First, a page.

‘Possession of skills by graduates attracts employers’

By Ujunwa Atueyi   |   30 June 2016   |   1:01 am
Professor Jerry Gana

Professor Jerry Gana

*Oyedepo calls for continuous investment in education

Skills acquisition by German graduates is as high as 76 per cent. It is 80 per cent in Japan and 92 per cent in South Korea. In India, it is 23 per cent while it is less than 10 per cent in Nigeria.

Pro-chancellor/ Chairman of Governing Council of University of Lagos, Prof. Jerry Gana, who made the startling revelation recently said this lacuna among other factors including inadequate facilities, poor staffing, weak quality control mechanisms and non-relevance of academic programmes to the need of the national economy were responsible for poor quality graduates being churned out in the country.

Gana, a former Minister of Information and Orientation, who was the guest lecturer at the 11th convocation ceremony of Covenant University (CU), Ota, Ogun State, while speaking on the theme, “Improving Graduate Employability and Global Competitiveness: A Review of Nigerian Higher Education Delivery,” said for Nigerian graduates to be attractive to employers, emphasis should be on skills development.

Gana said, “We must place great emphasis on skills development. The driving force of the development process in the world today is ‘know-how,’ not mere education with certificates. Know-how is a product of skills acquisition. While talent may be a gift, skills must be sought after and acquired. Those with skills are most likely to be people of ideas and creativity, especially in their areas of expertise.

“Therefore, the way to go to make Nigerian graduates more employable is to soak them with high quality learning which emphasises skills not mere certificates.”

Additionally, academic programmes must be related to the needs of the society; entrepreneurship training programmes must be integrated into university degree programmes; and core values of honesty, integrity, discipline, and trustworthiness among others must be inculcated in all students.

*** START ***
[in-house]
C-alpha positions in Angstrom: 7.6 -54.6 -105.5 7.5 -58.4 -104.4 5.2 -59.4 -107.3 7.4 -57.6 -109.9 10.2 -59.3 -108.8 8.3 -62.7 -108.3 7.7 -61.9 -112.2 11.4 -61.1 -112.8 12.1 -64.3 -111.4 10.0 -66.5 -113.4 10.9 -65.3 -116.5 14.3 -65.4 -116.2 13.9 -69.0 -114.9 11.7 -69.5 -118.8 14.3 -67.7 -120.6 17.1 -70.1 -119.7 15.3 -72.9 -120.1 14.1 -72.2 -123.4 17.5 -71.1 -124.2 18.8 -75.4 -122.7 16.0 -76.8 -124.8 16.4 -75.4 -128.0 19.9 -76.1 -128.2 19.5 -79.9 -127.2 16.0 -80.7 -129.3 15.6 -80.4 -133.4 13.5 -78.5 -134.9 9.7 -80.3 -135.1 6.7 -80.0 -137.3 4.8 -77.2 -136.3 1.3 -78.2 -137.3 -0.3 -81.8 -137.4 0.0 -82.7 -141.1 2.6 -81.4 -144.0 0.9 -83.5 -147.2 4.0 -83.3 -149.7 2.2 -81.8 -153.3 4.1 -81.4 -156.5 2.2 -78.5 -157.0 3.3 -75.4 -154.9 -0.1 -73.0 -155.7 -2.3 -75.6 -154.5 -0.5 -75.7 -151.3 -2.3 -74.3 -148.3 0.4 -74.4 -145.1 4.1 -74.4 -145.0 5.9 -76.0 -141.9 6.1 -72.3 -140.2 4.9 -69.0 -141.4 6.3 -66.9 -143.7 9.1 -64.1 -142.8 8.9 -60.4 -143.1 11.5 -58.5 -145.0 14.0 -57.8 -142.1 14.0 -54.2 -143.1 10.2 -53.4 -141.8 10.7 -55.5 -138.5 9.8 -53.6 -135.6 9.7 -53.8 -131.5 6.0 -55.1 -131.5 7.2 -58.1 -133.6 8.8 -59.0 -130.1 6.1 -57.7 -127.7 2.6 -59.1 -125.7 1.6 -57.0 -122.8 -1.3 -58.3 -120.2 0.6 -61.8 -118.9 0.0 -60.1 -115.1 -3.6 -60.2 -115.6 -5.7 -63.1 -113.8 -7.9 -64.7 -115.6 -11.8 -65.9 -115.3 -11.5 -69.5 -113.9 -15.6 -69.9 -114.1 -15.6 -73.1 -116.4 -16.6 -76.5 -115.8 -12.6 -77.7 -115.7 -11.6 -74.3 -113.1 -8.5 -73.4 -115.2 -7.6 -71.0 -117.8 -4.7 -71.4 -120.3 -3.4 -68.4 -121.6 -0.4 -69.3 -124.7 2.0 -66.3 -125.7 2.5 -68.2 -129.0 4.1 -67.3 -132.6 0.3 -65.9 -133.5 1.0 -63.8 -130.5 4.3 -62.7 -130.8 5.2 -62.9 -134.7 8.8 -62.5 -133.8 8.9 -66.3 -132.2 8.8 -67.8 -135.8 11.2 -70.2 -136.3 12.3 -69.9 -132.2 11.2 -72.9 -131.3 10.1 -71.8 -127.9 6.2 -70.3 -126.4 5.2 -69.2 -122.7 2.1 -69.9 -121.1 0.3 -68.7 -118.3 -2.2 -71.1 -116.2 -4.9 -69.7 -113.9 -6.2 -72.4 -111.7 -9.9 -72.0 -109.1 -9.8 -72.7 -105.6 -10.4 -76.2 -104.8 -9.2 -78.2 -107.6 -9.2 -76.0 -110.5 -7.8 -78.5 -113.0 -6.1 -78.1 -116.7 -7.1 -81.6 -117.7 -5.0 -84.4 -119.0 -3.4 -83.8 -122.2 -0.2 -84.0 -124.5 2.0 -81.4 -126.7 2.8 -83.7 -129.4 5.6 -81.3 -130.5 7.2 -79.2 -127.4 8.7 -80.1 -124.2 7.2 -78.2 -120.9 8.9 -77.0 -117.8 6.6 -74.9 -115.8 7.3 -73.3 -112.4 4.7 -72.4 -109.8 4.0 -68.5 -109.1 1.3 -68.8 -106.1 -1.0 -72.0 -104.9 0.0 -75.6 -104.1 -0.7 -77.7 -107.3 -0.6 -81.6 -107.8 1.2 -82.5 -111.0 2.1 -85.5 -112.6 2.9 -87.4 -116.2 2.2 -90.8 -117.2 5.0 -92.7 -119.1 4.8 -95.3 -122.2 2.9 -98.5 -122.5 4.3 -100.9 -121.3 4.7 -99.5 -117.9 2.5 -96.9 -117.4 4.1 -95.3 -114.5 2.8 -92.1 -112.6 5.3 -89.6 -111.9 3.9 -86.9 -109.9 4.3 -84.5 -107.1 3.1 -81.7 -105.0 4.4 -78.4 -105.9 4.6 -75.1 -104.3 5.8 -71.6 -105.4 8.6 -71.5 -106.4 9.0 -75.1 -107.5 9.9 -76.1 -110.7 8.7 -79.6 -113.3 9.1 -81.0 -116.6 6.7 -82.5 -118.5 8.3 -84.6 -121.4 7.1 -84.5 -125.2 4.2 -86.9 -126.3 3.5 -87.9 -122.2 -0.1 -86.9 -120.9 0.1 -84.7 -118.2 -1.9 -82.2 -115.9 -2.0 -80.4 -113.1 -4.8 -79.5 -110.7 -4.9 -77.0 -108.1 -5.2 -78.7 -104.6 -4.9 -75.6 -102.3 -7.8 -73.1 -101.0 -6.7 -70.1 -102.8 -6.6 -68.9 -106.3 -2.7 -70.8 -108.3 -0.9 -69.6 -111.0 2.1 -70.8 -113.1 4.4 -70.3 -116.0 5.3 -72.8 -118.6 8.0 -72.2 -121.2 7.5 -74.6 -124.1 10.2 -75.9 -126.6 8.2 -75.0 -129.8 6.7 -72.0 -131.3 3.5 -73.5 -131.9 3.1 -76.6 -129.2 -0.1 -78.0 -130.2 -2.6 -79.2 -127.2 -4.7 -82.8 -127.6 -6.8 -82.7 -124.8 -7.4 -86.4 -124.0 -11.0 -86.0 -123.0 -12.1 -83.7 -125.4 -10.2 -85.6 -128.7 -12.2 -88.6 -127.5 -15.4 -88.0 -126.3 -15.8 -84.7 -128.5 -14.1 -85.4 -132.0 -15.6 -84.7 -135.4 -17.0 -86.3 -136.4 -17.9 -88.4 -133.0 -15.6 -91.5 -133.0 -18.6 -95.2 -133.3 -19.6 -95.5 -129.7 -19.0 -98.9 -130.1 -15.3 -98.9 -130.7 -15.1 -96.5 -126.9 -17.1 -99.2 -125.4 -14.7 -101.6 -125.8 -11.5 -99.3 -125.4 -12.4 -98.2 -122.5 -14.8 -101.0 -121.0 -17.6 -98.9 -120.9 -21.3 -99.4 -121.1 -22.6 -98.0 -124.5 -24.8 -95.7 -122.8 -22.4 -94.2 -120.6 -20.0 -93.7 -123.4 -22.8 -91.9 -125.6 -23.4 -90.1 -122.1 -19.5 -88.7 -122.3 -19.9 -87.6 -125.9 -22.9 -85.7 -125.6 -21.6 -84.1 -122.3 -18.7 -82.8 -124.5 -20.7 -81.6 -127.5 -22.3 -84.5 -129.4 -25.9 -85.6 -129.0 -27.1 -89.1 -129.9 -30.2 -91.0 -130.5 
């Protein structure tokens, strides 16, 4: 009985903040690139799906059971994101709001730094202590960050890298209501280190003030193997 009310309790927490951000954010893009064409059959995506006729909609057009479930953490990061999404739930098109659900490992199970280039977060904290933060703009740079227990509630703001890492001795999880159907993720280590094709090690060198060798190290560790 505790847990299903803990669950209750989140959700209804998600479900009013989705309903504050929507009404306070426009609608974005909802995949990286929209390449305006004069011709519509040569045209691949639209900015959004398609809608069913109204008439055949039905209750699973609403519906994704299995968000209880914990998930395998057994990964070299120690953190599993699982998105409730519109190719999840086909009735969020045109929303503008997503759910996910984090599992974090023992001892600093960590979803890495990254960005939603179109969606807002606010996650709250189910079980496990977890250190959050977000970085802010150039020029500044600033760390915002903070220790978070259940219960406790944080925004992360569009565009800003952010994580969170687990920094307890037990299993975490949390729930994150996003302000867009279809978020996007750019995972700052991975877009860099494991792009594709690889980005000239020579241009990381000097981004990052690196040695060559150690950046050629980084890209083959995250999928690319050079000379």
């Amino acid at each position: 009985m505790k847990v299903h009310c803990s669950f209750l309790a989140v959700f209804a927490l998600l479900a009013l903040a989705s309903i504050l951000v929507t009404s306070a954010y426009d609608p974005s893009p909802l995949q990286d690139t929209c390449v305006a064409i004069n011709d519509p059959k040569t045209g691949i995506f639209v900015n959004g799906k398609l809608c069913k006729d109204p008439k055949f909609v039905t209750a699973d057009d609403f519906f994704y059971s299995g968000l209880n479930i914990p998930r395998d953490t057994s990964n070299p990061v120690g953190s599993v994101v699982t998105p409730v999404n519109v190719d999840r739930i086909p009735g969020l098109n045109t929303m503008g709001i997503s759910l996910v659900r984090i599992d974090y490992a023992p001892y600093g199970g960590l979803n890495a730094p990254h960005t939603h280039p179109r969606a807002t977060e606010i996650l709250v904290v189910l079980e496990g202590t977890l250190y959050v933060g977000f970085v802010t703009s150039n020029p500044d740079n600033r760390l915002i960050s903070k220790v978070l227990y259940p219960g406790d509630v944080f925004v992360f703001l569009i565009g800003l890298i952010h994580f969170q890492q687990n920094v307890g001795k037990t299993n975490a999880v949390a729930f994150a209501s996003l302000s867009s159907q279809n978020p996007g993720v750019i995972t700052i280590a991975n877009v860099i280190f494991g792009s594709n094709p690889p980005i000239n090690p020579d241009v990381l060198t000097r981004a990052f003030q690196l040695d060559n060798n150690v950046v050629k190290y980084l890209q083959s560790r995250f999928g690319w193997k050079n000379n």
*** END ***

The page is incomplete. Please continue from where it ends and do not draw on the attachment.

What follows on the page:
Chancellor of the university, Dr. David Oyedepo, in his presentation titled, “Towards the Rescue of a Nation on the Brink of Intellectual Bankruptcy,” called for continuous investment in the country’s ivory towers.

Oyedepo who said that the country was on the brink of intellectual bankruptcy, hinted that only improved funding and huge investment in the sector, which would guarantee quality teaching and learning could rescue the country from imminent danger.

He said, “Continuous investment in education has helped Singapore to be where it is today. Thus, we need to recover our brainpower and self-esteem as black men. We have zero excuse for where we are today. We need to move from mere certification to enhanced productivity.”

Giving a breakdown of the graduating students, the institution’s Vice-Chancellor, Prof. Charles Ayo, said of the 1,495 awarded first and higher degrees, 157 had first class, 708 made second class upper division, 513 had second class lower division, while 118 had third class. Also 153 bagged postgraduate degrees in various disciplines.

However, with Cumulative Grade Point Average (CGPA) of 4.97, son of the Editor, Saturday PUNCH, Winner Deji-Folutile, emerged the overall best graduating student of the university. The 21 year-old graduate of architecture said, “God is the architect of my accomplishment, and I’m eternally grateful.”




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